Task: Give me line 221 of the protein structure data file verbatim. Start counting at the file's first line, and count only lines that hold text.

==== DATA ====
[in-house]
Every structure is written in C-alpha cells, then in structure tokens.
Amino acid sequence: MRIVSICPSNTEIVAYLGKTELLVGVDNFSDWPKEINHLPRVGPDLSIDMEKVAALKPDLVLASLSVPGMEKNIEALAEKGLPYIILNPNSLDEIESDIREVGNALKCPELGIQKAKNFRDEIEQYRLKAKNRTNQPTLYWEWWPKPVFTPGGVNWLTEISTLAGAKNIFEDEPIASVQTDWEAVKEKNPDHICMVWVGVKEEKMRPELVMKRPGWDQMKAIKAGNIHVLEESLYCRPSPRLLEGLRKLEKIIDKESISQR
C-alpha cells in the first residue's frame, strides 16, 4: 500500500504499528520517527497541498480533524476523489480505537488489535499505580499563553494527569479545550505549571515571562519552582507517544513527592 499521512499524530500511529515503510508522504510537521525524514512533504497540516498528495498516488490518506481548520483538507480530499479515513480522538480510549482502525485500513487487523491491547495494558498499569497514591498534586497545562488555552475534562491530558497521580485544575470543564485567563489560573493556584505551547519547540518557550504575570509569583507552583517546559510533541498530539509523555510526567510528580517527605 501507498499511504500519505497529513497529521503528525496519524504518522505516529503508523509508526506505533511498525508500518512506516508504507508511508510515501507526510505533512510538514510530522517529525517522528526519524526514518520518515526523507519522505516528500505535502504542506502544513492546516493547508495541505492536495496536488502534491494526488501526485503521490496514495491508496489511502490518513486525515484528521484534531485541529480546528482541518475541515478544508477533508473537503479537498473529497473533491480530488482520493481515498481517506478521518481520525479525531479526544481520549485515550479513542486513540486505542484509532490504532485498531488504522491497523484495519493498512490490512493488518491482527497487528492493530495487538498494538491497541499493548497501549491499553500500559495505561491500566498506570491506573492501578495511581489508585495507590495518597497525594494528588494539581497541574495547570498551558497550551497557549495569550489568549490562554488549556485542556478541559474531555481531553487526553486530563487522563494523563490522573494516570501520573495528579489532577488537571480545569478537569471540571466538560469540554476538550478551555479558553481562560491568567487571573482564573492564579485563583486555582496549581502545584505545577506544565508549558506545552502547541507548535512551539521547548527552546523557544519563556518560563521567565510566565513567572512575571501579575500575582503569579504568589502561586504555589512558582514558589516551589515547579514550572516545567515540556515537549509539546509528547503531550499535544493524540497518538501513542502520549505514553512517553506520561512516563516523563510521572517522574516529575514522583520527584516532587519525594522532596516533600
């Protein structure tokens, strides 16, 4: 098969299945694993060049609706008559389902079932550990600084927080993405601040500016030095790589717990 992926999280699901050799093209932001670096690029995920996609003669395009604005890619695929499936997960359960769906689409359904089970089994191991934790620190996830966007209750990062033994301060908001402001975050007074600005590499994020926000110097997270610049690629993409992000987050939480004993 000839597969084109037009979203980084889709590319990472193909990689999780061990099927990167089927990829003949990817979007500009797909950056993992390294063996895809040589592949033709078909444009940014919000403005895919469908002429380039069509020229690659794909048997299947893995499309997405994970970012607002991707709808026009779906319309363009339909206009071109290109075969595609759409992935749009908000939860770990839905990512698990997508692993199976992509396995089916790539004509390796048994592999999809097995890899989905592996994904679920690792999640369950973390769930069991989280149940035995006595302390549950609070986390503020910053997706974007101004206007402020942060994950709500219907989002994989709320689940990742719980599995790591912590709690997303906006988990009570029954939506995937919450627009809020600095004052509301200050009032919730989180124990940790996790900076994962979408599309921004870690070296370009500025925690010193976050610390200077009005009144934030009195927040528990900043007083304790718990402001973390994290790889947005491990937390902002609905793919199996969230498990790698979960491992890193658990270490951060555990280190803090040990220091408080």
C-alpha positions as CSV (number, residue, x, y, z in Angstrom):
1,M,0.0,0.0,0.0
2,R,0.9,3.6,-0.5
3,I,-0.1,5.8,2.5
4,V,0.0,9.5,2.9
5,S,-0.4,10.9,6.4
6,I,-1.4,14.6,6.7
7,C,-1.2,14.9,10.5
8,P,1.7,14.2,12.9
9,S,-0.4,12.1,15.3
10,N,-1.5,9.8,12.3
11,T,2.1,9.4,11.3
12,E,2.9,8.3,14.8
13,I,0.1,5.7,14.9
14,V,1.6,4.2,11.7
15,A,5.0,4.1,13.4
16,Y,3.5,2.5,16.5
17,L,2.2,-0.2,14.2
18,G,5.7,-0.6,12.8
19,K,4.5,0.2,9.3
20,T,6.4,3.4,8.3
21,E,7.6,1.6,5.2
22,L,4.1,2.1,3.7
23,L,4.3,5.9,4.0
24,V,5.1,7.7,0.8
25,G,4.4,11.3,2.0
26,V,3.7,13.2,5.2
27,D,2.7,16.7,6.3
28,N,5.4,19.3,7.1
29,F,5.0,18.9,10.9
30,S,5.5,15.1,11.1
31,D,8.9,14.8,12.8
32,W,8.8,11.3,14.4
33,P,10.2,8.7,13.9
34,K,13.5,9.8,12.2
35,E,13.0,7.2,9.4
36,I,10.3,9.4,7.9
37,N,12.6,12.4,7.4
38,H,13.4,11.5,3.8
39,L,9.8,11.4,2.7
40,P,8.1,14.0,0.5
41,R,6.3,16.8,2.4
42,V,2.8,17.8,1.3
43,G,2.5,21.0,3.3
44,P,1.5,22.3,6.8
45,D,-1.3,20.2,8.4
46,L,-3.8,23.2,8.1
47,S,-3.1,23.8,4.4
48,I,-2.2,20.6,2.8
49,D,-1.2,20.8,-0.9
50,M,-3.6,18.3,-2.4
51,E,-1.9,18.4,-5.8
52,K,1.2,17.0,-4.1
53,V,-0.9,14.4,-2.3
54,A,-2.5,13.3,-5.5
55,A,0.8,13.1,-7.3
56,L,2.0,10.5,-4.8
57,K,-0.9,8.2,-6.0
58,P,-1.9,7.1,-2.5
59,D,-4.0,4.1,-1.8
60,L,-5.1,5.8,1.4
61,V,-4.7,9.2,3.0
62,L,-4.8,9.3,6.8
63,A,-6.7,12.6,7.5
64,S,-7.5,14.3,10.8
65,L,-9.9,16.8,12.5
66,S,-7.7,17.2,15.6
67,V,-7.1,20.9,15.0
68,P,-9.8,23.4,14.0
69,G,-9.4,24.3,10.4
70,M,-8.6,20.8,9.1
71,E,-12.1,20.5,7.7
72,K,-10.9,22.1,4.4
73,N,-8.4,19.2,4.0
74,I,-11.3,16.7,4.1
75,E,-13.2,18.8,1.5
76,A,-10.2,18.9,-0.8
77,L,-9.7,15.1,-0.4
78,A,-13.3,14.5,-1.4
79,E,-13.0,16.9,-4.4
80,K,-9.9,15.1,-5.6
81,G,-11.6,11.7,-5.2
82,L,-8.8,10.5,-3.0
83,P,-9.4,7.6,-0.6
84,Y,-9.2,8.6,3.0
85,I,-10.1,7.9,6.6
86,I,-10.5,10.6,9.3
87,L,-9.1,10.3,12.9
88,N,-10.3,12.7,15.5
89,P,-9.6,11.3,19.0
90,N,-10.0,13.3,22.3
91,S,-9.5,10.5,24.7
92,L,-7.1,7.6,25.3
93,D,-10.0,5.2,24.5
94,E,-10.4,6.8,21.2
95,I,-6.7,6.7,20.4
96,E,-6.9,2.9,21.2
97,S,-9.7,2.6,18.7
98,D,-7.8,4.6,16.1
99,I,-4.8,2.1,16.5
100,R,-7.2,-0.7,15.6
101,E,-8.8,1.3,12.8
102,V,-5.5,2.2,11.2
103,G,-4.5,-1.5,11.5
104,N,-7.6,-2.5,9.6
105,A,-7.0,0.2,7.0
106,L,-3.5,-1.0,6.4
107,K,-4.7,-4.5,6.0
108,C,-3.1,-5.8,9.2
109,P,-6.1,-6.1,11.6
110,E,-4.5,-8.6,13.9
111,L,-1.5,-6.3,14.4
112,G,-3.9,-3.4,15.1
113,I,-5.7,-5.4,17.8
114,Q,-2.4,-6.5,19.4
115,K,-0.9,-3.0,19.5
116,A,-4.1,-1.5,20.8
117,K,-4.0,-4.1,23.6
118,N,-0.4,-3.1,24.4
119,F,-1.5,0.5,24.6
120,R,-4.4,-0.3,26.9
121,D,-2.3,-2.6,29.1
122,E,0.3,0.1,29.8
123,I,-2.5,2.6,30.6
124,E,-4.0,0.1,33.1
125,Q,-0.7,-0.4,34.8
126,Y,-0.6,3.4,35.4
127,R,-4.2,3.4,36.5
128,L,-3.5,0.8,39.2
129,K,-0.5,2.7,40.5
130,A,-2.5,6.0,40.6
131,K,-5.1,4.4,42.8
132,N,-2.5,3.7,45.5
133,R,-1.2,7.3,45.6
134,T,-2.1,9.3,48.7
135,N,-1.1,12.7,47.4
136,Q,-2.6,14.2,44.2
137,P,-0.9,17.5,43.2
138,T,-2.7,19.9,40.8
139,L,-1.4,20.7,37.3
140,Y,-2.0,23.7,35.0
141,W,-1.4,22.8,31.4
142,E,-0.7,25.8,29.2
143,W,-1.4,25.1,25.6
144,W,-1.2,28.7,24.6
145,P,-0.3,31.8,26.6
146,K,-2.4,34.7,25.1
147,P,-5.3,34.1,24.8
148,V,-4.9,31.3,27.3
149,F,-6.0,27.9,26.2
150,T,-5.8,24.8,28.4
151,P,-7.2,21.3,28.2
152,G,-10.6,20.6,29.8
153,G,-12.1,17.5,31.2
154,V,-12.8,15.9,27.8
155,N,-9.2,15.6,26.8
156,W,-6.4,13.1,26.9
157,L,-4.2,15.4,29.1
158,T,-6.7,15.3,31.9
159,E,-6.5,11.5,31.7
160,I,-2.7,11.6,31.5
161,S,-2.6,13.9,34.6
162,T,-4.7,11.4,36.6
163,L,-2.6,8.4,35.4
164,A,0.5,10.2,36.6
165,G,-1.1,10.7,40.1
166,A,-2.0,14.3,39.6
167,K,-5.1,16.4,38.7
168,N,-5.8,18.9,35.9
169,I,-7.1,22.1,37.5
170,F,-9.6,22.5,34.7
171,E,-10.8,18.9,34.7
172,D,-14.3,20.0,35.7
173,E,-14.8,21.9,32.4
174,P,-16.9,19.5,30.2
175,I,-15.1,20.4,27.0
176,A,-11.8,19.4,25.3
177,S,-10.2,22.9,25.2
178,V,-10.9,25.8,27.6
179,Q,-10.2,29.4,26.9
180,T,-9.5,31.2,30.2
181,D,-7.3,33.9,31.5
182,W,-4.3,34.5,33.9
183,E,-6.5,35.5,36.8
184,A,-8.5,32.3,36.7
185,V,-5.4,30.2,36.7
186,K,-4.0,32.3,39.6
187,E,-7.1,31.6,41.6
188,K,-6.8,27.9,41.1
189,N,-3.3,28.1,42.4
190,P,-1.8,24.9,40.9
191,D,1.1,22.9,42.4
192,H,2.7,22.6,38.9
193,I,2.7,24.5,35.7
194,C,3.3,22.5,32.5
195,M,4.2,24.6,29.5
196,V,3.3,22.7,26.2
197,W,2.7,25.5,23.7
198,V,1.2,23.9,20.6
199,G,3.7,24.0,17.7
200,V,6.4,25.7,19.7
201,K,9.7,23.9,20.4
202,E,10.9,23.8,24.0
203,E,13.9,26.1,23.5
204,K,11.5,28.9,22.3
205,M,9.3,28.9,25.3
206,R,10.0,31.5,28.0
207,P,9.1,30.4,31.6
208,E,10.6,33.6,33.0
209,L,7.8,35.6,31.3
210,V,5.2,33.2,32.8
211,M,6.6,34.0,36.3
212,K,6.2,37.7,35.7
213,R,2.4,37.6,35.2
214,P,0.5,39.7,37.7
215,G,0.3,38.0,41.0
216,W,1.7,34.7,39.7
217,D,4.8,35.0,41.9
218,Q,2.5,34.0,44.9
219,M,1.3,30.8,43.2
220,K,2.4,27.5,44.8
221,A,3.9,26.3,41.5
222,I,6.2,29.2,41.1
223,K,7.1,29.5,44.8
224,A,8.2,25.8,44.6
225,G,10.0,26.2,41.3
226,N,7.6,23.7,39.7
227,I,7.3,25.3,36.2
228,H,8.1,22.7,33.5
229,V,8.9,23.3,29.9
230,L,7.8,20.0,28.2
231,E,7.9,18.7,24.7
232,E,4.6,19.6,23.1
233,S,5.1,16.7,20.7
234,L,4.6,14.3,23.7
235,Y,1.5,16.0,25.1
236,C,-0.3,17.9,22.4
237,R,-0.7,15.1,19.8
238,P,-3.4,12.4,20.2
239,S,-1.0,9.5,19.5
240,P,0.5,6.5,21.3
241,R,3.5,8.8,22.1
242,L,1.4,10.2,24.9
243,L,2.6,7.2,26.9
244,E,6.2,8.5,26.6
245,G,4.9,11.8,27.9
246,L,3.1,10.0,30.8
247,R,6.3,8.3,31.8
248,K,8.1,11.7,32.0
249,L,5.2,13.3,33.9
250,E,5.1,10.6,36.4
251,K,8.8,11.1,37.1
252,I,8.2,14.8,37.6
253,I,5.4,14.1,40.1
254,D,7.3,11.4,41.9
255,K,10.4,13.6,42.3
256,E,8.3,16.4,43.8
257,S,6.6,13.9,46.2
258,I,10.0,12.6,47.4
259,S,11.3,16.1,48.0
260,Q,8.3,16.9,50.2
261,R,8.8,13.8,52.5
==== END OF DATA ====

215,G,0.3,38.0,41.0